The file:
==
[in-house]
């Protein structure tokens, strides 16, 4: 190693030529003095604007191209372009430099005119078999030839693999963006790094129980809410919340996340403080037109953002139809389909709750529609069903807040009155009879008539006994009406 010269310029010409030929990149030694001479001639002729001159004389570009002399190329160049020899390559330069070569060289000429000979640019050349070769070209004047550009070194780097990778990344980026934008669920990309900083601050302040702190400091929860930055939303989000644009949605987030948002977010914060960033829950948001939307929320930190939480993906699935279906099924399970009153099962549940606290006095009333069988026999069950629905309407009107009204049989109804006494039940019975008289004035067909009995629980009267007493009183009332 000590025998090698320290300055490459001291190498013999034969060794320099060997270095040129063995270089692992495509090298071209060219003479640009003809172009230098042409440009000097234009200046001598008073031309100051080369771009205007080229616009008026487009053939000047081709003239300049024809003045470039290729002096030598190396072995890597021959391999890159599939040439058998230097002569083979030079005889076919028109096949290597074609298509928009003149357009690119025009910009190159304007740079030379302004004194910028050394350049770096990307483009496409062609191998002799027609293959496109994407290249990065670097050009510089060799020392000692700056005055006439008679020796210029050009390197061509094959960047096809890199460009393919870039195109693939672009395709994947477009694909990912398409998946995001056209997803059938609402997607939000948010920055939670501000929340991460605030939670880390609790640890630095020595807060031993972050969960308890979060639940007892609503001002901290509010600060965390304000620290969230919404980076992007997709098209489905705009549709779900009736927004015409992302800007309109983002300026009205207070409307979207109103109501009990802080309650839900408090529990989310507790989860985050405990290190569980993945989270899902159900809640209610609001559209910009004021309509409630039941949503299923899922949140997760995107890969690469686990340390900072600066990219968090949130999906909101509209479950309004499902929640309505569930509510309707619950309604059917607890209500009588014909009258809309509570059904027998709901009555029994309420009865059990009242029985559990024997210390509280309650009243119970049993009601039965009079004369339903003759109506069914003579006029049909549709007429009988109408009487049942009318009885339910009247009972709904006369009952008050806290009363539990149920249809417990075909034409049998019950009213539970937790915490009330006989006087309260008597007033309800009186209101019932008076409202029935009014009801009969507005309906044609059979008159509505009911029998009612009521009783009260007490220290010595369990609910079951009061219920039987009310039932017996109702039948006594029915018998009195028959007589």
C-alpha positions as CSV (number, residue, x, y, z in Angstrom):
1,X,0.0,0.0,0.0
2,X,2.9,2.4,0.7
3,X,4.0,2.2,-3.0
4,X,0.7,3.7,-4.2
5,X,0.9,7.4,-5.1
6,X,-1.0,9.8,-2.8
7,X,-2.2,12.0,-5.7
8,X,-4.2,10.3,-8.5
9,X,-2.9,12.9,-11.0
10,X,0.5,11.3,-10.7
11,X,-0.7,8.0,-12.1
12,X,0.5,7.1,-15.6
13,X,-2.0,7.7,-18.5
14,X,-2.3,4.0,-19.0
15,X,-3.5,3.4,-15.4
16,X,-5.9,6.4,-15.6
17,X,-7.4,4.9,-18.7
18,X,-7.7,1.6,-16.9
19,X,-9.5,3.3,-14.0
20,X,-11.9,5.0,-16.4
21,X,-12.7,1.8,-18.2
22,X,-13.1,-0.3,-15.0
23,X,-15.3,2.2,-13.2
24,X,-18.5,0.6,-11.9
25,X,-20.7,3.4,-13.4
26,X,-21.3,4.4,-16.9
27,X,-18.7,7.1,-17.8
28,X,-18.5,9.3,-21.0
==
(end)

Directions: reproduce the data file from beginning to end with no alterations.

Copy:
[in-house]
């Protein structure tokens, strides 16, 4: 190693030529003095604007191209372009430099005119078999030839693999963006790094129980809410919340996340403080037109953002139809389909709750529609069903807040009155009879008539006994009406 010269310029010409030929990149030694001479001639002729001159004389570009002399190329160049020899390559330069070569060289000429000979640019050349070769070209004047550009070194780097990778990344980026934008669920990309900083601050302040702190400091929860930055939303989000644009949605987030948002977010914060960033829950948001939307929320930190939480993906699935279906099924399970009153099962549940606290006095009333069988026999069950629905309407009107009204049989109804006494039940019975008289004035067909009995629980009267007493009183009332 000590025998090698320290300055490459001291190498013999034969060794320099060997270095040129063995270089692992495509090298071209060219003479640009003809172009230098042409440009000097234009200046001598008073031309100051080369771009205007080229616009008026487009053939000047081709003239300049024809003045470039290729002096030598190396072995890597021959391999890159599939040439058998230097002569083979030079005889076919028109096949290597074609298509928009003149357009690119025009910009190159304007740079030379302004004194910028050394350049770096990307483009496409062609191998002799027609293959496109994407290249990065670097050009510089060799020392000692700056005055006439008679020796210029050009390197061509094959960047096809890199460009393919870039195109693939672009395709994947477009694909990912398409998946995001056209997803059938609402997607939000948010920055939670501000929340991460605030939670880390609790640890630095020595807060031993972050969960308890979060639940007892609503001002901290509010600060965390304000620290969230919404980076992007997709098209489905705009549709779900009736927004015409992302800007309109983002300026009205207070409307979207109103109501009990802080309650839900408090529990989310507790989860985050405990290190569980993945989270899902159900809640209610609001559209910009004021309509409630039941949503299923899922949140997760995107890969690469686990340390900072600066990219968090949130999906909101509209479950309004499902929640309505569930509510309707619950309604059917607890209500009588014909009258809309509570059904027998709901009555029994309420009865059990009242029985559990024997210390509280309650009243119970049993009601039965009079004369339903003759109506069914003579006029049909549709007429009988109408009487049942009318009885339910009247009972709904006369009952008050806290009363539990149920249809417990075909034409049998019950009213539970937790915490009330006989006087309260008597007033309800009186209101019932008076409202029935009014009801009969507005309906044609059979008159509505009911029998009612009521009783009260007490220290010595369990609910079951009061219920039987009310039932017996109702039948006594029915018998009195028959007589």
C-alpha positions as CSV (number, residue, x, y, z in Angstrom):
1,X,0.0,0.0,0.0
2,X,2.9,2.4,0.7
3,X,4.0,2.2,-3.0
4,X,0.7,3.7,-4.2
5,X,0.9,7.4,-5.1
6,X,-1.0,9.8,-2.8
7,X,-2.2,12.0,-5.7
8,X,-4.2,10.3,-8.5
9,X,-2.9,12.9,-11.0
10,X,0.5,11.3,-10.7
11,X,-0.7,8.0,-12.1
12,X,0.5,7.1,-15.6
13,X,-2.0,7.7,-18.5
14,X,-2.3,4.0,-19.0
15,X,-3.5,3.4,-15.4
16,X,-5.9,6.4,-15.6
17,X,-7.4,4.9,-18.7
18,X,-7.7,1.6,-16.9
19,X,-9.5,3.3,-14.0
20,X,-11.9,5.0,-16.4
21,X,-12.7,1.8,-18.2
22,X,-13.1,-0.3,-15.0
23,X,-15.3,2.2,-13.2
24,X,-18.5,0.6,-11.9
25,X,-20.7,3.4,-13.4
26,X,-21.3,4.4,-16.9
27,X,-18.7,7.1,-17.8
28,X,-18.5,9.3,-21.0